Suzanne Taylor

RIPE Atlas Time Travel Is Here

Suzanne Taylor

5 min read

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RIPE Atlas users can now travel back in time to access all of the historical data collected by RIPE Atlas. This data is now visualised with the new "time travel" feature, available for both Internet maps and measurement results. Here we explain how to make the most of this new feature to visualise changes to infrastructure, interesting network events and more.


With more than 8,700 probes connected around the globe and 3,000 measurement results collected each and every second, suffice it to say that RIPE Atlas has collected a lot of data in its lifetime. Much of this data is visualised in Internet maps and made available via the measurement results web interface for the present moment, but until now, users who wanted to look back in time could only access the wealth of historical data collected by RIPE Atlas using an API.

We're pleased to announce that you can now see all of this data visualised before your eyes with the handy new time travel feature that we've made available as part of the RIPE Atlas web interface. Permalinks are also available and maintain any filtering options you've set, so you can easily share interesting views with others.

Internet Maps

Time travel is available for the five following Internet maps:

  • DNS Root Instances
  • Comparative DNS Root RTT
  • Root Server Performance
  • RTT to Fixed Destinations
  • Reachability of Fixed Destinations

This means you can now go back to view the situation at any point in time that you specify, either by using the slider bar or by entering a specific time in the input field at the bottom of the maps.

time travel map arrow Time travel displays data from any point in time

Measurement Results

Time travel is also now available for the measurement results of any ongoing measurement for which historical data is available. On the measurement results page, there is an orange "time travel" button at the top right of the page when you are on the probes or map tab view. You can see the list of measurement results for the historical data (on the probes tab) or see it visually represented on a map (on the map tab). Again, you can use the slider bar to define a time period or enter a specific time in the input field. time-travel-button.png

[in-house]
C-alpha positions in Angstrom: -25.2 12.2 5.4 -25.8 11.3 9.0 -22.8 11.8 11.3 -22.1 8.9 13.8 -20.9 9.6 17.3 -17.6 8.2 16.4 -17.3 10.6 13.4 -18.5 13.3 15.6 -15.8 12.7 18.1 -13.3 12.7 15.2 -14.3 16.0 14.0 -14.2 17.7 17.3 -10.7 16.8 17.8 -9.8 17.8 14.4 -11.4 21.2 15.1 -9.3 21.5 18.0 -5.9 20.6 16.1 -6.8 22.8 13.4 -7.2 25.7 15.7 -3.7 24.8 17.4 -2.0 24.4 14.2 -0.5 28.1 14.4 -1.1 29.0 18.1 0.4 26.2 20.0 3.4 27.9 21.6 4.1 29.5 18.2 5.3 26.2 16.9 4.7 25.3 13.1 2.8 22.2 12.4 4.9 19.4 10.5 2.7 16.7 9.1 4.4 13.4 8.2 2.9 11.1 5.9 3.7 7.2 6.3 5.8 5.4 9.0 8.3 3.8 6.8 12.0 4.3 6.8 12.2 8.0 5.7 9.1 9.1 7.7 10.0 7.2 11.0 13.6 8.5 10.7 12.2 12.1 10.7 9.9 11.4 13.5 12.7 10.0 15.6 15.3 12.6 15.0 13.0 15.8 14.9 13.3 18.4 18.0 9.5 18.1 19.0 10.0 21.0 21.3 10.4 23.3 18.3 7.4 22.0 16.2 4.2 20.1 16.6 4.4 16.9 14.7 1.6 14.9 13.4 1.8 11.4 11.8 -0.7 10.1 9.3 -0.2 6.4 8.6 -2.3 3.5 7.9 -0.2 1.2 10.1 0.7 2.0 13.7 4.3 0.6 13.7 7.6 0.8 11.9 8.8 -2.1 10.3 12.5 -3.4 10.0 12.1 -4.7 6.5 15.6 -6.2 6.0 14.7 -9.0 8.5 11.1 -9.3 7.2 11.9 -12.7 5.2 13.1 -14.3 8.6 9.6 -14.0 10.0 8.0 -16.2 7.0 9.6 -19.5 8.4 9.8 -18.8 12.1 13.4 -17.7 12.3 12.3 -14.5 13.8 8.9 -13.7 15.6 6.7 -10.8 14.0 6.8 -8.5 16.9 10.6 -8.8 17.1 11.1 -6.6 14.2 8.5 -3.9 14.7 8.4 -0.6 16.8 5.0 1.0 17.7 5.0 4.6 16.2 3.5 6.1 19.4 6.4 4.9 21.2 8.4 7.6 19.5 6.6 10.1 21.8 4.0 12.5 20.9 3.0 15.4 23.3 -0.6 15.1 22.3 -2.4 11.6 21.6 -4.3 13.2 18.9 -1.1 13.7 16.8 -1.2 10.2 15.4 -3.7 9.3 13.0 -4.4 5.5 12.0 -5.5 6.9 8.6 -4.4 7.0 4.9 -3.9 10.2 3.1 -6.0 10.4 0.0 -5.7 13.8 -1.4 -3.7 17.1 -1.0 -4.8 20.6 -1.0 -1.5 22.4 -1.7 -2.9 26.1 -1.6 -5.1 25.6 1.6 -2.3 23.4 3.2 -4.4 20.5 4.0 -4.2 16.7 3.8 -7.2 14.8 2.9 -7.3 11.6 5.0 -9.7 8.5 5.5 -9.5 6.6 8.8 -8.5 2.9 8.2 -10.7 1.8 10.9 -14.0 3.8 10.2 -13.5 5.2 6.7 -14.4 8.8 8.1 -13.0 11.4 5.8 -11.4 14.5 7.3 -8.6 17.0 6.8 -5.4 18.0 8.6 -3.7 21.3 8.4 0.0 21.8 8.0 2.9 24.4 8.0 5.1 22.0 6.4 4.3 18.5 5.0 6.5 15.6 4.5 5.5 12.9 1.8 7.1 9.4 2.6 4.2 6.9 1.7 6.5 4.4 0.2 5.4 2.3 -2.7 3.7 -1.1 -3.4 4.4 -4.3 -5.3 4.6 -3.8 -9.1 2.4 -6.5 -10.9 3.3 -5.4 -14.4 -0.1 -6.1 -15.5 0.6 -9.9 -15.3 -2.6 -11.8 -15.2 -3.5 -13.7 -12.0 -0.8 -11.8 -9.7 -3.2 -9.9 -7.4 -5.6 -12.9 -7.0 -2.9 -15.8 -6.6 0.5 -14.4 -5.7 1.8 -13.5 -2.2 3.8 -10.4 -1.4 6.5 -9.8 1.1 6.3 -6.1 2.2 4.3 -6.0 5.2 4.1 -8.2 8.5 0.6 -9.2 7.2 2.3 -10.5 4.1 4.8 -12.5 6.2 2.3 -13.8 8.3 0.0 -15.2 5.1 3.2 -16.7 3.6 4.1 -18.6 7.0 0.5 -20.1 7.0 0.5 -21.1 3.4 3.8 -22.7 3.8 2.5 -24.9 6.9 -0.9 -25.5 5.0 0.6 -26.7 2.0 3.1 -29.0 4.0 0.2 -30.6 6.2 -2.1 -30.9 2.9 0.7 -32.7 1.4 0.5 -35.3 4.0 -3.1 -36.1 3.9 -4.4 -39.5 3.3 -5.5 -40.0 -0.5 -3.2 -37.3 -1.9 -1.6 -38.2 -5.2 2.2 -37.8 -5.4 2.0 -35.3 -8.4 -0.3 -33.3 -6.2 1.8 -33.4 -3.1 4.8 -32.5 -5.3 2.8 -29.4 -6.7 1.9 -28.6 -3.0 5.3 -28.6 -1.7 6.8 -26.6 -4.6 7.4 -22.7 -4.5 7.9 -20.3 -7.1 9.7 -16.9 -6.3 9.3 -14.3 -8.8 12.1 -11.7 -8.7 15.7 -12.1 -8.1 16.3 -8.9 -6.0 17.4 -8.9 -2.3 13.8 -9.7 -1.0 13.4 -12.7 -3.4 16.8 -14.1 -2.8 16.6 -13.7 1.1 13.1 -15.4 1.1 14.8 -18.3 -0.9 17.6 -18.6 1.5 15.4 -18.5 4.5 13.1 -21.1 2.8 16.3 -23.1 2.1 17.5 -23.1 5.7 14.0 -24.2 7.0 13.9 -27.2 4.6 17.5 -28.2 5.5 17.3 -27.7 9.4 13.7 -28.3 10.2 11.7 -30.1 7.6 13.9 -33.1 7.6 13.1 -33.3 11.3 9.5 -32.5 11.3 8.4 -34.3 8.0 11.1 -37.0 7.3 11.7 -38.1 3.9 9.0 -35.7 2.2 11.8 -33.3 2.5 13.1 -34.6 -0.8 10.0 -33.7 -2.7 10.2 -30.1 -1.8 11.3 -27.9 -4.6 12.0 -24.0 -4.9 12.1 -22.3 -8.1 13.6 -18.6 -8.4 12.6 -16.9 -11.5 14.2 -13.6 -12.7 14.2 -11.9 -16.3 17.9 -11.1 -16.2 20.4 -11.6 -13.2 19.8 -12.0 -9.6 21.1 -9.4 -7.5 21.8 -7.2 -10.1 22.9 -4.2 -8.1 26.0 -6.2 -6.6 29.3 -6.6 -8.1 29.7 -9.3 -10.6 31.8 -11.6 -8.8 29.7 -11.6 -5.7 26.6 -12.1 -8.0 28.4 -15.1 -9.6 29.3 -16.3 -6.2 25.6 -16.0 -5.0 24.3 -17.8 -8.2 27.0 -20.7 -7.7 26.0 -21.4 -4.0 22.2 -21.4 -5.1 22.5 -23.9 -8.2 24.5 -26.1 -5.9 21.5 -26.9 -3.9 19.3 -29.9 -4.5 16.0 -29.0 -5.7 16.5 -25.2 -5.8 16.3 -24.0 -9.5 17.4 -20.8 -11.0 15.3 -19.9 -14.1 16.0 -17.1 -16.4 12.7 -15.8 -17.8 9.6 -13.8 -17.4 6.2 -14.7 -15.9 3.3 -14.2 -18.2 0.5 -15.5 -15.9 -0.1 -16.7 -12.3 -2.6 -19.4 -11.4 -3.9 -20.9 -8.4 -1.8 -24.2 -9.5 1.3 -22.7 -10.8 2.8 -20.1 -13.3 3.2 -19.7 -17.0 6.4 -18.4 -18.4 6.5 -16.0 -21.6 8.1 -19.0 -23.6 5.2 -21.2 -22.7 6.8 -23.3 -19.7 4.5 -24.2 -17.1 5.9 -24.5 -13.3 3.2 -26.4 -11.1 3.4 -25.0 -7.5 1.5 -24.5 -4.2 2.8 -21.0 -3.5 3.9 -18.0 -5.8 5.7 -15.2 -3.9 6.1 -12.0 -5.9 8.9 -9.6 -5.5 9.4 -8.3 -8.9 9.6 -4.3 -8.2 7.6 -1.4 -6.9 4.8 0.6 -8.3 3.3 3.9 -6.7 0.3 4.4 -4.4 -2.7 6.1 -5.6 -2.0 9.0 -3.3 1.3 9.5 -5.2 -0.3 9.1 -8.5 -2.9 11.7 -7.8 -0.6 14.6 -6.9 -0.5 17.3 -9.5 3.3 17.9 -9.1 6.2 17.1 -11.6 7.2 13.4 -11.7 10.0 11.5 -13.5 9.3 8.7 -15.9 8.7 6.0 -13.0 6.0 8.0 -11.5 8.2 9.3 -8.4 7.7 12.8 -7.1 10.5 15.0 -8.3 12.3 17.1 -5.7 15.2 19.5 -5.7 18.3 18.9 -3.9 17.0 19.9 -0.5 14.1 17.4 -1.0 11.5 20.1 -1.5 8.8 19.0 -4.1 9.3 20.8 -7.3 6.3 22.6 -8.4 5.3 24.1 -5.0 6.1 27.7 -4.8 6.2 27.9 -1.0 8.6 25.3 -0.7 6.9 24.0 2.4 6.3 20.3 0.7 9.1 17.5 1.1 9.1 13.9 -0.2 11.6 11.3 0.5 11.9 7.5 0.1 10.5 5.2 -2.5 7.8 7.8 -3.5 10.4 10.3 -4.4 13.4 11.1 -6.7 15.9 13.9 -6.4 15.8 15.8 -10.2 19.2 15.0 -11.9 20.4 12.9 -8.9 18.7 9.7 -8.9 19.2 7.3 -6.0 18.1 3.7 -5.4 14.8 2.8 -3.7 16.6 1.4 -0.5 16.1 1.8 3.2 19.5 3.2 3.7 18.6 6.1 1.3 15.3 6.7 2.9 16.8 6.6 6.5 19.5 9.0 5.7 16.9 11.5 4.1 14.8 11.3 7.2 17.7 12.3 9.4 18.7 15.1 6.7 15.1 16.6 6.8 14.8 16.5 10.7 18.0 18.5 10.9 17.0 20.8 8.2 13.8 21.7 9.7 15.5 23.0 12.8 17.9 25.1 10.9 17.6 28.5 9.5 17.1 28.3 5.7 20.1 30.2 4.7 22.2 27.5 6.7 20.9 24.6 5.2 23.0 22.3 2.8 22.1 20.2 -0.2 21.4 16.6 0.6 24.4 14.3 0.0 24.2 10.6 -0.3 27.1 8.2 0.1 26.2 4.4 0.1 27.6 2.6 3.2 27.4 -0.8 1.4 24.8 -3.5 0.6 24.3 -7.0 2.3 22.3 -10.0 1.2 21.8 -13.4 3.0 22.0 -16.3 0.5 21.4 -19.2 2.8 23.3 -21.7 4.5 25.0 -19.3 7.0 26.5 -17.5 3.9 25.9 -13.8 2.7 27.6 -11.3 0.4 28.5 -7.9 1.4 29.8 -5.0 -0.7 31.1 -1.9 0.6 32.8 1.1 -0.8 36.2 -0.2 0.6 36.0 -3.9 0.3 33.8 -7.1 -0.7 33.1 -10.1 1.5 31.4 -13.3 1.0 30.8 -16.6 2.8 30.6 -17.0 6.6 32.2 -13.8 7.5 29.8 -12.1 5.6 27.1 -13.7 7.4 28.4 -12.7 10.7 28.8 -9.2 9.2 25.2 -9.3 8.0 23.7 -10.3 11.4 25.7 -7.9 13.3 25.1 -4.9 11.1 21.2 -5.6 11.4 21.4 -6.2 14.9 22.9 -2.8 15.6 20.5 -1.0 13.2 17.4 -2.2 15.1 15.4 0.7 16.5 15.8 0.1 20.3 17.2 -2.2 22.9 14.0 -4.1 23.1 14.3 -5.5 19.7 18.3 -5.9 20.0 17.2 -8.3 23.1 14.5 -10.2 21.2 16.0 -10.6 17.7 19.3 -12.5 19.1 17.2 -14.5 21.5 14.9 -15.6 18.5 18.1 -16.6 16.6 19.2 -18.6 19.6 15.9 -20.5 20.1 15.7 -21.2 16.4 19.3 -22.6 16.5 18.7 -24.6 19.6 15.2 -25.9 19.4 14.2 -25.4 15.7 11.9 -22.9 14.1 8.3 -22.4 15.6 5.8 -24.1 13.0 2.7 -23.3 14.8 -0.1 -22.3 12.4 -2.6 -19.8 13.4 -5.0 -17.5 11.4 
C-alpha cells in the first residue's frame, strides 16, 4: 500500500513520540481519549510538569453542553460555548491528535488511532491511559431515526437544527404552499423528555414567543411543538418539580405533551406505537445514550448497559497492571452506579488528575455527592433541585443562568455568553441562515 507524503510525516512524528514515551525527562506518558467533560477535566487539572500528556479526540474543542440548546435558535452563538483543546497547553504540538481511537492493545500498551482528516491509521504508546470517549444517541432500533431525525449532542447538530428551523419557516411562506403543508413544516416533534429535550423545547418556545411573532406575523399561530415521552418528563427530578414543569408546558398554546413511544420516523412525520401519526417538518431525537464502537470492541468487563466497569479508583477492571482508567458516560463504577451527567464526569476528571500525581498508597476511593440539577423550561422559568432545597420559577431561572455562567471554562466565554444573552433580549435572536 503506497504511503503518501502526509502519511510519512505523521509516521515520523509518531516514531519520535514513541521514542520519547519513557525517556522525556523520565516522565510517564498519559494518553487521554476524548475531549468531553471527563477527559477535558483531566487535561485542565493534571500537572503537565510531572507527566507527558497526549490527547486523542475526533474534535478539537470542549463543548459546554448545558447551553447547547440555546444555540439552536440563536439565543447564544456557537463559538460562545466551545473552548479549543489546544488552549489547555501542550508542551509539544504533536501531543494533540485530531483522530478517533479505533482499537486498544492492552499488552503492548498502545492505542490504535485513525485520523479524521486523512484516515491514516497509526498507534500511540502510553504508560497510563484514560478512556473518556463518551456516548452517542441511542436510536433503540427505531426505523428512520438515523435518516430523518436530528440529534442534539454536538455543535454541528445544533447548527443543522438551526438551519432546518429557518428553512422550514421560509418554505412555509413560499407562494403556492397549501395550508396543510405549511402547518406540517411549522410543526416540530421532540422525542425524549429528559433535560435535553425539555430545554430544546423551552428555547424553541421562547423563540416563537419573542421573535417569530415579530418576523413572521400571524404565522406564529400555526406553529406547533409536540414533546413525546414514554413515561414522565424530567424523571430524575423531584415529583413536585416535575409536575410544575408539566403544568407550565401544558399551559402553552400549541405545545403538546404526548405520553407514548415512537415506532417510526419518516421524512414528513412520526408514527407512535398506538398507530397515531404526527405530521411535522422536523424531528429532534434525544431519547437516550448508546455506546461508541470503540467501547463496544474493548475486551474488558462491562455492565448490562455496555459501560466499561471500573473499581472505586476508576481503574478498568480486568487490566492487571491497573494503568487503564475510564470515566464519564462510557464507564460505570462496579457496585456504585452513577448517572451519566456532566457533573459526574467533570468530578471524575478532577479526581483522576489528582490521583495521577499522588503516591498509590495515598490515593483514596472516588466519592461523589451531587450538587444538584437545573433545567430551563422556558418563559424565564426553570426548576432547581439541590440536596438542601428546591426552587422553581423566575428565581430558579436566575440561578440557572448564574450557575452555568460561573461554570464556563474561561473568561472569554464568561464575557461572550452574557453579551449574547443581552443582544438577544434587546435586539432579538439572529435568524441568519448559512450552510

The time travel button is available on the measurement results page

Use Cases

Comparison before and after adding a K-root instance

It's now easy to compare the situation before and after a particular change or event. For example, we can look at the effect of adding an instance of a root name server on the surrounding DNS infrastructure.

At the end of April, a new K-root node was added in Iran. Below you can compare the situation before and after adding this node, and see how DNS queries that used to be answered by root name servers in Europe are now answered locally.

time travel iran before and after Time travel shows the difference in which DNS root instance is queried in Iran before and after adding a K-root node there

Network Outage

You can also use time travel to show the effect of a wide-scale outage, such as the one that AMS-IX experienced in May 2015.


Time travel also shows the difference in connectivity before and during a major network outage


We hope that you will find your own uses for the time travel feature in investigating interesting past events - or future ones we don't yet know about...If you do come across anything that might be of interest to the community, please let us know! Better yet, why not write a RIPE Labs article about it? Everyone is invited to share their ideas and discoveries on this community platform.


We always want to hear what you think about the tools and services we offer. Here's how to get in touch:

  • Leave a comment about this specific article below
  • Please subscribe to the RIPE Atlas mailing list for discussions with active users and RIPE Atlas developers: ripe-atlas [at] ripe [dot] net
  • If you want to report a bug or problem: atlas [at] ripe [dot] net
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About the author

Suzanne Taylor is a Public Policy & Internet Governance Consultant. In her work with the RIPE NCC, she has engaged with a broad range of Internet stakeholders including the RIPE NCC membership, governments, law enforcement and intergovernmental organisations. From 2012 to 2016, she worked in communications at the RIPE NCC and has previously worked as a journalist and in media relations and science communications.

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